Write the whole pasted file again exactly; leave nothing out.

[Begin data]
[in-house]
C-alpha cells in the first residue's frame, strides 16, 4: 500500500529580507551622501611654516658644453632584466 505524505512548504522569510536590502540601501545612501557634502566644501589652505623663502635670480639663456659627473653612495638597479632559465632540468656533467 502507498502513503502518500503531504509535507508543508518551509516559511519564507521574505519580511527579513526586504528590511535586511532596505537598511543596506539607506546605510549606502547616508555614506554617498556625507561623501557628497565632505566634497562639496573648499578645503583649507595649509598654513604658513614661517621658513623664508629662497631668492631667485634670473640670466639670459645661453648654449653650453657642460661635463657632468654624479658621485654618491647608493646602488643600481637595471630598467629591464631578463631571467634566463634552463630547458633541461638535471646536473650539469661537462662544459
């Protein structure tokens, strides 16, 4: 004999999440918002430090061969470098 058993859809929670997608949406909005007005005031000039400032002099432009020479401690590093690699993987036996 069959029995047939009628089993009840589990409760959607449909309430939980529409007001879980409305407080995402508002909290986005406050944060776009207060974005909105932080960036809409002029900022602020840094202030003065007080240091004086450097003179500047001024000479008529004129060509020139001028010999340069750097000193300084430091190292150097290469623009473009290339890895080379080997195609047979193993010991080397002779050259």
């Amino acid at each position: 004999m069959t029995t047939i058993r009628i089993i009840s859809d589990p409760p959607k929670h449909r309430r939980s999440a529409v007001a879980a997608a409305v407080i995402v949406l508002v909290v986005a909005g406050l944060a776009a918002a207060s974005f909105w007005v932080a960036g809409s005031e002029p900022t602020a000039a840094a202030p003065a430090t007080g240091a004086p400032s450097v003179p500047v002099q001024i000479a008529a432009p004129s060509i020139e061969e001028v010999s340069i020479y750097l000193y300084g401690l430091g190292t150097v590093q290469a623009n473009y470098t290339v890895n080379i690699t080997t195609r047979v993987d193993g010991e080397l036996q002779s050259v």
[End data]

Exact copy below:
[in-house]
C-alpha cells in the first residue's frame, strides 16, 4: 500500500529580507551622501611654516658644453632584466 505524505512548504522569510536590502540601501545612501557634502566644501589652505623663502635670480639663456659627473653612495638597479632559465632540468656533467 502507498502513503502518500503531504509535507508543508518551509516559511519564507521574505519580511527579513526586504528590511535586511532596505537598511543596506539607506546605510549606502547616508555614506554617498556625507561623501557628497565632505566634497562639496573648499578645503583649507595649509598654513604658513614661517621658513623664508629662497631668492631667485634670473640670466639670459645661453648654449653650453657642460661635463657632468654624479658621485654618491647608493646602488643600481637595471630598467629591464631578463631571467634566463634552463630547458633541461638535471646536473650539469661537462662544459
């Protein structure tokens, strides 16, 4: 004999999440918002430090061969470098 058993859809929670997608949406909005007005005031000039400032002099432009020479401690590093690699993987036996 069959029995047939009628089993009840589990409760959607449909309430939980529409007001879980409305407080995402508002909290986005406050944060776009207060974005909105932080960036809409002029900022602020840094202030003065007080240091004086450097003179500047001024000479008529004129060509020139001028010999340069750097000193300084430091190292150097290469623009473009290339890895080379080997195609047979193993010991080397002779050259």
């Amino acid at each position: 004999m069959t029995t047939i058993r009628i089993i009840s859809d589990p409760p959607k929670h449909r309430r939980s999440a529409v007001a879980a997608a409305v407080i995402v949406l508002v909290v986005a909005g406050l944060a776009a918002a207060s974005f909105w007005v932080a960036g809409s005031e002029p900022t602020a000039a840094a202030p003065a430090t007080g240091a004086p400032s450097v003179p500047v002099q001024i000479a008529a432009p004129s060509i020139e061969e001028v010999s340069i020479y750097l000193y300084g401690l430091g190292t150097v590093q290469a623009n473009y470098t290339v890895n080379i690699t080997t195609r047979v993987d193993g010991e080397l036996q002779s050259v």